We see this, sadly, in religion. Creflo Dollar, promoter of the prosperity gospel, wants his followers to get him a $65 million airplane. Other TV evangelists have displayed extravagant lifestyles that contrast strongly with that of Jesus of Nazareth who had no place to lay his head. And it's really hard to imagine any of the modern batch of TV preachers stripping off their thousand dollar suits and doing something as menial as Christ does on the first Maundy Thursday.

Science Fiction author Phillip Jose Farmer once wrote that the first thing that would strike a time traveler going to earth's past would be the smell. People didn't bathe much if at all, weren't particularly hygienic about the disposal of human waste, and often kept their animals in their home. Streets were filthy and so in Jesus' day when guests arrived, it was the job of the lowliest slave in the household to remove their sandals and wash their feet. It was a nasty duty. So imagine the shock of the disciples when Jesus stripped off his outer garment, wrapped a towel around his waist and began to wash and dry the feet of his students. It would be akin to having the Pope plunge a toilet you clogged. You would be appalled.

Now usually when we talk about Jesus washing the disciples' dirty feet we talk about his humility. And certainly that's part of it. But that's not the main point he's making. He says in verse 15 of our gospel, “For I have set you an example, that you also should do as I have done to you.” But I don't think Jesus was saying, “I want you to make a big show of your humility.” That's a humblebrag, a contradictory way of showing you are humble. Rather I think Jesus was building to a slightly different point. And he stated it in the same form. In verse 34 Jesus says, “I give you a new commandment, that you love one another. Just as I have loved you, you also should love one another.” (Emphasis mine) Put the two verses together and you see the parallels. “For I have set you an example, that you also should do as I have done to you....Just as I have loved you, you also should love one another.” Jesus is not so much saying “Be humble like me” (at least not here) so much as he is saying, “Be loving like me.”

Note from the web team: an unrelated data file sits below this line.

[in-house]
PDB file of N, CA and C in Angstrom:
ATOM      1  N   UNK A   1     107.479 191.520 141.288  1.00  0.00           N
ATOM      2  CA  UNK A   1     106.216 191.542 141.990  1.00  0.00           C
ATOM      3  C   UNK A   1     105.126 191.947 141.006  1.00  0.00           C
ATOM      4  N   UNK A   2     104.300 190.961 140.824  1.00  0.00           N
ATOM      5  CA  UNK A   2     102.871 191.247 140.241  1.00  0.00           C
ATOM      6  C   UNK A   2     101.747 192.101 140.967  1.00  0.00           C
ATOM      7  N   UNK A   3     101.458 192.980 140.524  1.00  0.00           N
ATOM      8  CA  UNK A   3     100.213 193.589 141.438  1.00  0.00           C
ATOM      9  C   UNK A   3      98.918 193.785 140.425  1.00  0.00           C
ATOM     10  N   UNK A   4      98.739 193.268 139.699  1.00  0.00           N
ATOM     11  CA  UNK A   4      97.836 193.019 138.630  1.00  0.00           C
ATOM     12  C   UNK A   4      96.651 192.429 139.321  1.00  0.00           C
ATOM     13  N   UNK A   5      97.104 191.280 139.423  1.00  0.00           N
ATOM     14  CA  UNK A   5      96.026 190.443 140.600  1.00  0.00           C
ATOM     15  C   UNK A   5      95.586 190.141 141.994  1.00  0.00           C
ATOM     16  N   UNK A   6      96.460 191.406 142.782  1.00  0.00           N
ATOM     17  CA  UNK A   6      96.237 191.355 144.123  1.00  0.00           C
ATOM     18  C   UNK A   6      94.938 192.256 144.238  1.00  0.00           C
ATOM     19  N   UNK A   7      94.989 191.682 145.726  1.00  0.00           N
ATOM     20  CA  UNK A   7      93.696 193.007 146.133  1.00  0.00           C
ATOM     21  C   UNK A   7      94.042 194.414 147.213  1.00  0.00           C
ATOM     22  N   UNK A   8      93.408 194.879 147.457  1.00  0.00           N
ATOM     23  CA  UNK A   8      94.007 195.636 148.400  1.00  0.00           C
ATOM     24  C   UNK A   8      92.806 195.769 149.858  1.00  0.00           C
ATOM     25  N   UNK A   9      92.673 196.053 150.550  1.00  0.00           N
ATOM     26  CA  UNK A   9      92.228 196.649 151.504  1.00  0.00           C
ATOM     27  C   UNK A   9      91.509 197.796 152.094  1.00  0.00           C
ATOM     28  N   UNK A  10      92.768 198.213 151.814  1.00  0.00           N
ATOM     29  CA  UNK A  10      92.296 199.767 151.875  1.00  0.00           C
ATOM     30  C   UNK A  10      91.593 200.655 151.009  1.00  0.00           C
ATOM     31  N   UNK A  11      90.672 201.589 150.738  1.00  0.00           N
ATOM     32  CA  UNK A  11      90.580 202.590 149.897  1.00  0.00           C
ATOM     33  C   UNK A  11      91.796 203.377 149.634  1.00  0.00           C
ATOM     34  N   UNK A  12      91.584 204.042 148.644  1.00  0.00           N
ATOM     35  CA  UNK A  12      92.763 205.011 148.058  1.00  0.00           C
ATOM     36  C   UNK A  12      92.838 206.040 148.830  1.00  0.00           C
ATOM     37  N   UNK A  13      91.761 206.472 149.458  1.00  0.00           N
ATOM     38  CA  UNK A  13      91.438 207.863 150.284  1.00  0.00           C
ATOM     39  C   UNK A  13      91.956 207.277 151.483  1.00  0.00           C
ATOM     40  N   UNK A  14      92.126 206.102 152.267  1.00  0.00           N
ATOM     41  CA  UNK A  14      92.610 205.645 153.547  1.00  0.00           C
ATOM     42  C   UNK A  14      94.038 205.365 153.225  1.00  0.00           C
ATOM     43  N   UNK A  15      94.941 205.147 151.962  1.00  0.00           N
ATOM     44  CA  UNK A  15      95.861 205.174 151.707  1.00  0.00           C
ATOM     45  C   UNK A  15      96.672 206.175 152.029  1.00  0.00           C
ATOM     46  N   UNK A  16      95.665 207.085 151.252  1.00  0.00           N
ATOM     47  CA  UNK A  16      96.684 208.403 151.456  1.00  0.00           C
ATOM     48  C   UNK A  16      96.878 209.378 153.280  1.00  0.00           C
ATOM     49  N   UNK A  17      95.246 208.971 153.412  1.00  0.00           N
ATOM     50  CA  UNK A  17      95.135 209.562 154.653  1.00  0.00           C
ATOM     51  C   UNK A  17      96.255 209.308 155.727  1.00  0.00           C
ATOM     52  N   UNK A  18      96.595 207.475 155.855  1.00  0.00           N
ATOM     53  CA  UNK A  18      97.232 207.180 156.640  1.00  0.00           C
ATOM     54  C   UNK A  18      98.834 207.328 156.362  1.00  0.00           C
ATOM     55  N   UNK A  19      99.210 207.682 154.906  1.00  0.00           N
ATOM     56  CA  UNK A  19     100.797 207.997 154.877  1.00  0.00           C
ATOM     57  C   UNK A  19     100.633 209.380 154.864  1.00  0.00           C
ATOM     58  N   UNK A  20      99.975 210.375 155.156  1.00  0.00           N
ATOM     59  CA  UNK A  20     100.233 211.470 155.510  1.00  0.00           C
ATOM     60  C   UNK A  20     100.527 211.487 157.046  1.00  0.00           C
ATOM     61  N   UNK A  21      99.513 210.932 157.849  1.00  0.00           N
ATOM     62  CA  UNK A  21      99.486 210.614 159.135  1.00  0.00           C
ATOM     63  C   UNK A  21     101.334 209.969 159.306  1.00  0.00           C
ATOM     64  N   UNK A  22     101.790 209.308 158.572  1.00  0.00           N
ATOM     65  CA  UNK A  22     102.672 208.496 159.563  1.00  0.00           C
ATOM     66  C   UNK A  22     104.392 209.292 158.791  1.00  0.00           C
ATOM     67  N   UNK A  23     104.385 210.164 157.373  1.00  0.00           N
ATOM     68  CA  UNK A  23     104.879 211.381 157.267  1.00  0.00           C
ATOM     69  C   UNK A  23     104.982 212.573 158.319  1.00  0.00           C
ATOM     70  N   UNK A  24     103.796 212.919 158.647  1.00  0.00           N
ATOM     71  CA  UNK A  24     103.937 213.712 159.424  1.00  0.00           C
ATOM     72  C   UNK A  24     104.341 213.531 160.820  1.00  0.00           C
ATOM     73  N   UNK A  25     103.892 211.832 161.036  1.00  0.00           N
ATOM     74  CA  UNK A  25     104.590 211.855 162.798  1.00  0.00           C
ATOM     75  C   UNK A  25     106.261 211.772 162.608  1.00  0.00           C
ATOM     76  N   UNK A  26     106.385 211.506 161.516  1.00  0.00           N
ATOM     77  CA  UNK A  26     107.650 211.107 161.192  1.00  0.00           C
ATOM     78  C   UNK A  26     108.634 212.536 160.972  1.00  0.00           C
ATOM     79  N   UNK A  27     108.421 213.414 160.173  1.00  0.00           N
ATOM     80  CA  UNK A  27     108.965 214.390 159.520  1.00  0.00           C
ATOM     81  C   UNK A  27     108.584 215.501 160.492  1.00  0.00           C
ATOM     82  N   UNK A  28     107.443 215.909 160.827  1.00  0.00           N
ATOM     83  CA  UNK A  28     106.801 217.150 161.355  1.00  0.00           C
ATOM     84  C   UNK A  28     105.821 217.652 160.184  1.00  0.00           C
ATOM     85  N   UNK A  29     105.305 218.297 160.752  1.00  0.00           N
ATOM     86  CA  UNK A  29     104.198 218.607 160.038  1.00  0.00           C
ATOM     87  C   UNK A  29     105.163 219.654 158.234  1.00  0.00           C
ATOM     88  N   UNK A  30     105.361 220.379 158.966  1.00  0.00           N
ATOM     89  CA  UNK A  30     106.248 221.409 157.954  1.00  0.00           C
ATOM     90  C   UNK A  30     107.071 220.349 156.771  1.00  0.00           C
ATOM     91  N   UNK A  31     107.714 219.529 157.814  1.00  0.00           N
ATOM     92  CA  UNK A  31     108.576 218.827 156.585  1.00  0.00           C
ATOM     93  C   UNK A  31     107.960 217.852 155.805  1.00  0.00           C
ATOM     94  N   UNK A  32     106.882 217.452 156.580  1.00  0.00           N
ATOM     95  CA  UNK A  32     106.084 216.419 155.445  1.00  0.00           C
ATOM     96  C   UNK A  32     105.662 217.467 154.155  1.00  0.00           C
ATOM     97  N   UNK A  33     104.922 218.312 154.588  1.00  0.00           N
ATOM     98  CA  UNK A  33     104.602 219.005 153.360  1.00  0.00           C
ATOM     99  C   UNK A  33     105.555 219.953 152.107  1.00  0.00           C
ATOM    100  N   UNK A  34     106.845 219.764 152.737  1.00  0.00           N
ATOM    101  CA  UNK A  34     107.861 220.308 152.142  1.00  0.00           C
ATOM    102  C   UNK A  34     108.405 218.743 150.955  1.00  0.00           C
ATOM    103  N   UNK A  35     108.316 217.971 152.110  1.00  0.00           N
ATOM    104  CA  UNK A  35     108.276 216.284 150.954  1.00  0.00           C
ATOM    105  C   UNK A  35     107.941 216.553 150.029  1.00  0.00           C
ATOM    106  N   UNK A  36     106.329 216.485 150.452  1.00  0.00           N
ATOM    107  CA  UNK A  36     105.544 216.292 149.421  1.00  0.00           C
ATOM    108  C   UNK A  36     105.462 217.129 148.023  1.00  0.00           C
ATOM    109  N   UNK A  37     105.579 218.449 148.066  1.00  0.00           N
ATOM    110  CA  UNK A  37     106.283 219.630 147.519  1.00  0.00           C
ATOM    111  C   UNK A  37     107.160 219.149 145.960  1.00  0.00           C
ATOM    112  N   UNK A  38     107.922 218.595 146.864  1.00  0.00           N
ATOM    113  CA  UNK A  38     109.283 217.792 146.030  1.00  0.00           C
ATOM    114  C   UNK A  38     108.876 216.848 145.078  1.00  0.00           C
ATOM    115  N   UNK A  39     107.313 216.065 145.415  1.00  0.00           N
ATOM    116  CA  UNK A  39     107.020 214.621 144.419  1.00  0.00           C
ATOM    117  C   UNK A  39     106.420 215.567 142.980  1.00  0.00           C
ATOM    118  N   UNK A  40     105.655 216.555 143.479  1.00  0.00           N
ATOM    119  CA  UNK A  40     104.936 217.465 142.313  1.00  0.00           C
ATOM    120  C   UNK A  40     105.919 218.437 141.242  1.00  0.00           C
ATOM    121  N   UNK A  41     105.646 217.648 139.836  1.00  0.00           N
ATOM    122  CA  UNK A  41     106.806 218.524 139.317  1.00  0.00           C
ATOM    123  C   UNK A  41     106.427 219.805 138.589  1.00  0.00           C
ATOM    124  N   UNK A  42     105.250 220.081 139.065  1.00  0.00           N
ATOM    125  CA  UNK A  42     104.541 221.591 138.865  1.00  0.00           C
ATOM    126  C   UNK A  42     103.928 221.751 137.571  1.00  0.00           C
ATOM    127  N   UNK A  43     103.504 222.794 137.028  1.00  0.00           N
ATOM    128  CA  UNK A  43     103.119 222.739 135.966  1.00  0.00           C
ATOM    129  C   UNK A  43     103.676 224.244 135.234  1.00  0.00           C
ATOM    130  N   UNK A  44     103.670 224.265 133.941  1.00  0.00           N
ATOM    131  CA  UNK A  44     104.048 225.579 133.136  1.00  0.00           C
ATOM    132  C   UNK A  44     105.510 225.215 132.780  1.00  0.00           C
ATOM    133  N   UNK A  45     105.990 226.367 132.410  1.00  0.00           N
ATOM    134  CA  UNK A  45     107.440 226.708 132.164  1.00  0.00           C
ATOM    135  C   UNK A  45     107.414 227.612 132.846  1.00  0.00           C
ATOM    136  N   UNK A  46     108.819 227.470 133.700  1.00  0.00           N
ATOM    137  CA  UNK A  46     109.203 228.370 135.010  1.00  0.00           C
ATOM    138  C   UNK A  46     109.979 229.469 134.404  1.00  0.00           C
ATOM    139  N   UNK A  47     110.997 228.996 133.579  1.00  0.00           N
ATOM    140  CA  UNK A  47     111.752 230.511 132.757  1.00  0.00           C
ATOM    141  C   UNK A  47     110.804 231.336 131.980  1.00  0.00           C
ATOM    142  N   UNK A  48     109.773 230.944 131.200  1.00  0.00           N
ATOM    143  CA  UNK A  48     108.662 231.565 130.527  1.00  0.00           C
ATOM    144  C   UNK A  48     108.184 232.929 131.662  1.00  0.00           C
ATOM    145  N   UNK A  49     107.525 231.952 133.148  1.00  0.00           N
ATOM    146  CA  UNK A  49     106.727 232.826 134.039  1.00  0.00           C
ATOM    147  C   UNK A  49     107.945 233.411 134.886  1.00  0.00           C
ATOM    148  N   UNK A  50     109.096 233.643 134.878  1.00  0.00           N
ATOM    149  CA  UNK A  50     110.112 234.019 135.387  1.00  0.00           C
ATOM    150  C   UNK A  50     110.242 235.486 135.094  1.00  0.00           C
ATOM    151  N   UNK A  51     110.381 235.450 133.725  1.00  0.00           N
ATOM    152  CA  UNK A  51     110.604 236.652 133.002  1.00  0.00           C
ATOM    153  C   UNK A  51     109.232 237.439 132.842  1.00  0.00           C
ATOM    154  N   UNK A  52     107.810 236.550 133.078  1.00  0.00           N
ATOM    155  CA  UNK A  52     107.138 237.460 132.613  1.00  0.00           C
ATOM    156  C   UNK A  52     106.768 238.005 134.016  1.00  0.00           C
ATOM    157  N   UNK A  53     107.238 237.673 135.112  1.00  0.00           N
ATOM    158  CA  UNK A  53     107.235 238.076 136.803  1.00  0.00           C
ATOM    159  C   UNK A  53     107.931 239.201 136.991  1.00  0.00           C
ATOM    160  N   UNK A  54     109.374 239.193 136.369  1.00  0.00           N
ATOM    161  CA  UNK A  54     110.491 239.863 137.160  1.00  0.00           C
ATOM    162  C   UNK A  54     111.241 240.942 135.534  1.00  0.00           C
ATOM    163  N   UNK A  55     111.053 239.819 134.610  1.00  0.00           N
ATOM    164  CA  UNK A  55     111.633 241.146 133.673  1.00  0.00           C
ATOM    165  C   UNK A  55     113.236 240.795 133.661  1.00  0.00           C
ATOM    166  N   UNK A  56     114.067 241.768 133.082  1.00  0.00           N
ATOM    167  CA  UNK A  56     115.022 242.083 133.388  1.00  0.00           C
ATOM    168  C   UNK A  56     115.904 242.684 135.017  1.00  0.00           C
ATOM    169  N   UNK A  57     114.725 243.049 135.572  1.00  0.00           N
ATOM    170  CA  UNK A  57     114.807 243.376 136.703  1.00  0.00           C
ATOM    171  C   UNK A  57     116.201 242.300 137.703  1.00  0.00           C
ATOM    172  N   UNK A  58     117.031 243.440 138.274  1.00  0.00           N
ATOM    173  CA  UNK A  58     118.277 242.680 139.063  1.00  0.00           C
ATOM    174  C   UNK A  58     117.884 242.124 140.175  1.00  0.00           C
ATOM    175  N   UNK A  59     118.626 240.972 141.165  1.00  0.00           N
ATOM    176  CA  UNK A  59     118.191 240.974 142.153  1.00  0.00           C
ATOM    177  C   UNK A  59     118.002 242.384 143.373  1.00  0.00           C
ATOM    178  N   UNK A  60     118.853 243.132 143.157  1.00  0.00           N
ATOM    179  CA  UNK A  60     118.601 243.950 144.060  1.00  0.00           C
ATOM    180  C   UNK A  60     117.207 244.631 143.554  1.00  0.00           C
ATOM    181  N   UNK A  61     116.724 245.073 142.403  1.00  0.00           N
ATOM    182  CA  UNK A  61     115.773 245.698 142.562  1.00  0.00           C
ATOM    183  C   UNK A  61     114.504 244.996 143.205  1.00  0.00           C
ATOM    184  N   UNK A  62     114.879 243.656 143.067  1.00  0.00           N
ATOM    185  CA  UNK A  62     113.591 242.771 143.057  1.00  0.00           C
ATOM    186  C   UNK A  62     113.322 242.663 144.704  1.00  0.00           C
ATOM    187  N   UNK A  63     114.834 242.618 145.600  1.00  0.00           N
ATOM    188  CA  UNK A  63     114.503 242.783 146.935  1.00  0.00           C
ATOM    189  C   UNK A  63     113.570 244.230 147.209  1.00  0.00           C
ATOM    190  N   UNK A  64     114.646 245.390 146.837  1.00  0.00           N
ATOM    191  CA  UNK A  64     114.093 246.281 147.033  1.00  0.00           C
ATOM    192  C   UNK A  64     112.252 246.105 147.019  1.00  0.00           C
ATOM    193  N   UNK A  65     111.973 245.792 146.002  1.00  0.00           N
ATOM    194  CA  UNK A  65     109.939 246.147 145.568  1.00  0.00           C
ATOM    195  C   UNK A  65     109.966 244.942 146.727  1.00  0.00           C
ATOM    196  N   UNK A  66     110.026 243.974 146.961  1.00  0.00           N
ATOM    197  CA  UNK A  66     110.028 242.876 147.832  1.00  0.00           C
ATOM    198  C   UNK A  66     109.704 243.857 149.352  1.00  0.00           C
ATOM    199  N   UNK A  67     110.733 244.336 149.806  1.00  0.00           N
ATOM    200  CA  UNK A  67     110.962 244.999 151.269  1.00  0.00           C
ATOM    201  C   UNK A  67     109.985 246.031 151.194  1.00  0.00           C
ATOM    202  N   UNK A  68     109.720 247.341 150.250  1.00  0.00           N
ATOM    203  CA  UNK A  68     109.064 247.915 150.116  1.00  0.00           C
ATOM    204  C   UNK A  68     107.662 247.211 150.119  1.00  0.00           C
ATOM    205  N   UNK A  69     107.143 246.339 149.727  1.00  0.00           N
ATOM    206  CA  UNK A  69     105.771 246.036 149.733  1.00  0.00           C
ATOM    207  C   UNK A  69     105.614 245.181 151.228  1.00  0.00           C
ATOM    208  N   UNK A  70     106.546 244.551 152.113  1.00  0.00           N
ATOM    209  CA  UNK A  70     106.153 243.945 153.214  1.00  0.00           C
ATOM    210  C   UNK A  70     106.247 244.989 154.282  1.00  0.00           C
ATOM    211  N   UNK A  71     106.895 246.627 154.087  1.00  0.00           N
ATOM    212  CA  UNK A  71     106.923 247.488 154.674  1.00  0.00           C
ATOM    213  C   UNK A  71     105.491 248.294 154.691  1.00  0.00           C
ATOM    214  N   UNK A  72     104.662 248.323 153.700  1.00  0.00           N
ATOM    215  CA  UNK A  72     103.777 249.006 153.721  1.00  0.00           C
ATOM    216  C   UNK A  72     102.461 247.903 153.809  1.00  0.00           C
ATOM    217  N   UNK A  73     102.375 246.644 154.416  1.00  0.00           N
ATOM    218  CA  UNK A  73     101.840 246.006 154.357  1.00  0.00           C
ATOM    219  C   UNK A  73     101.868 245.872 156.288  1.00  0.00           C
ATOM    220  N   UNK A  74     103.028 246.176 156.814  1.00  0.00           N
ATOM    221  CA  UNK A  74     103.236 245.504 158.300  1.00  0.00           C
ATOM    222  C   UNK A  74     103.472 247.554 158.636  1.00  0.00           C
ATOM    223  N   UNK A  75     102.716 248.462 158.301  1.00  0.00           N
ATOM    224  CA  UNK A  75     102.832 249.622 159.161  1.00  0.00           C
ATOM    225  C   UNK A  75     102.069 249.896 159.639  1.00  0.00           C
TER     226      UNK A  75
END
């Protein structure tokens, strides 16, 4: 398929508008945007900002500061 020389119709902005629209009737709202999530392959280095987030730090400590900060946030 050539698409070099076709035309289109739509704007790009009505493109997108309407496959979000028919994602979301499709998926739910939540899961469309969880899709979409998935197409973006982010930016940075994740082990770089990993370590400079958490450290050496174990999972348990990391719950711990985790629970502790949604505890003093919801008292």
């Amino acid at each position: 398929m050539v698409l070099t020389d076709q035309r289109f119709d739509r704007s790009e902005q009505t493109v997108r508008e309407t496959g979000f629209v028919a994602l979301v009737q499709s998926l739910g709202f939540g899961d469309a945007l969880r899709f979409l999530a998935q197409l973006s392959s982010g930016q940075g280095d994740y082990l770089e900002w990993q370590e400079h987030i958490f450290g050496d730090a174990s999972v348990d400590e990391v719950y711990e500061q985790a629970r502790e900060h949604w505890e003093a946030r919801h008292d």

How is doing the most repulsive task of a slave a show of love? Ever seen a mother wipe the runny nose of her child? Or a woman brush dirt off the back of her husband's shirt? When you love someone, you care about their cleanliness and appearance. Parents clean the butts of their infants, something they would not do to a stranger. And children will often reciprocate when their parents get too infirm to clean themselves. It is amazing what you will do for someone when you love them.

We have a tendency when thinking of Christian love to spiritualize it to such an extent that it ceases to resemble real love. It becomes thinking good thoughts about people we may or may not actually have made an effort to get to know rather than doing good and helpful things for them. Because getting involved with people is messy. Just as the disciples' feet got dirty by moving through the streets of Jerusalem, we all pick up less than savory stuff as we journey through life. People are messy. And love means dealing with that mess.

The primary way that Jesus dealt with the messes we make of our lives is through the cross. But his actions on this night mean we should also deal with the everyday messes in the lives of those we love. Of course we naturally do this with our children and our families. But Jesus is dealing here with his students, the people he is mentoring. Now I don't think Jesus is saying “Insert yourself in the drama of those you work with” but “Do what is necessary to help the people around you when their lives are messy. And do it out of Christian love.”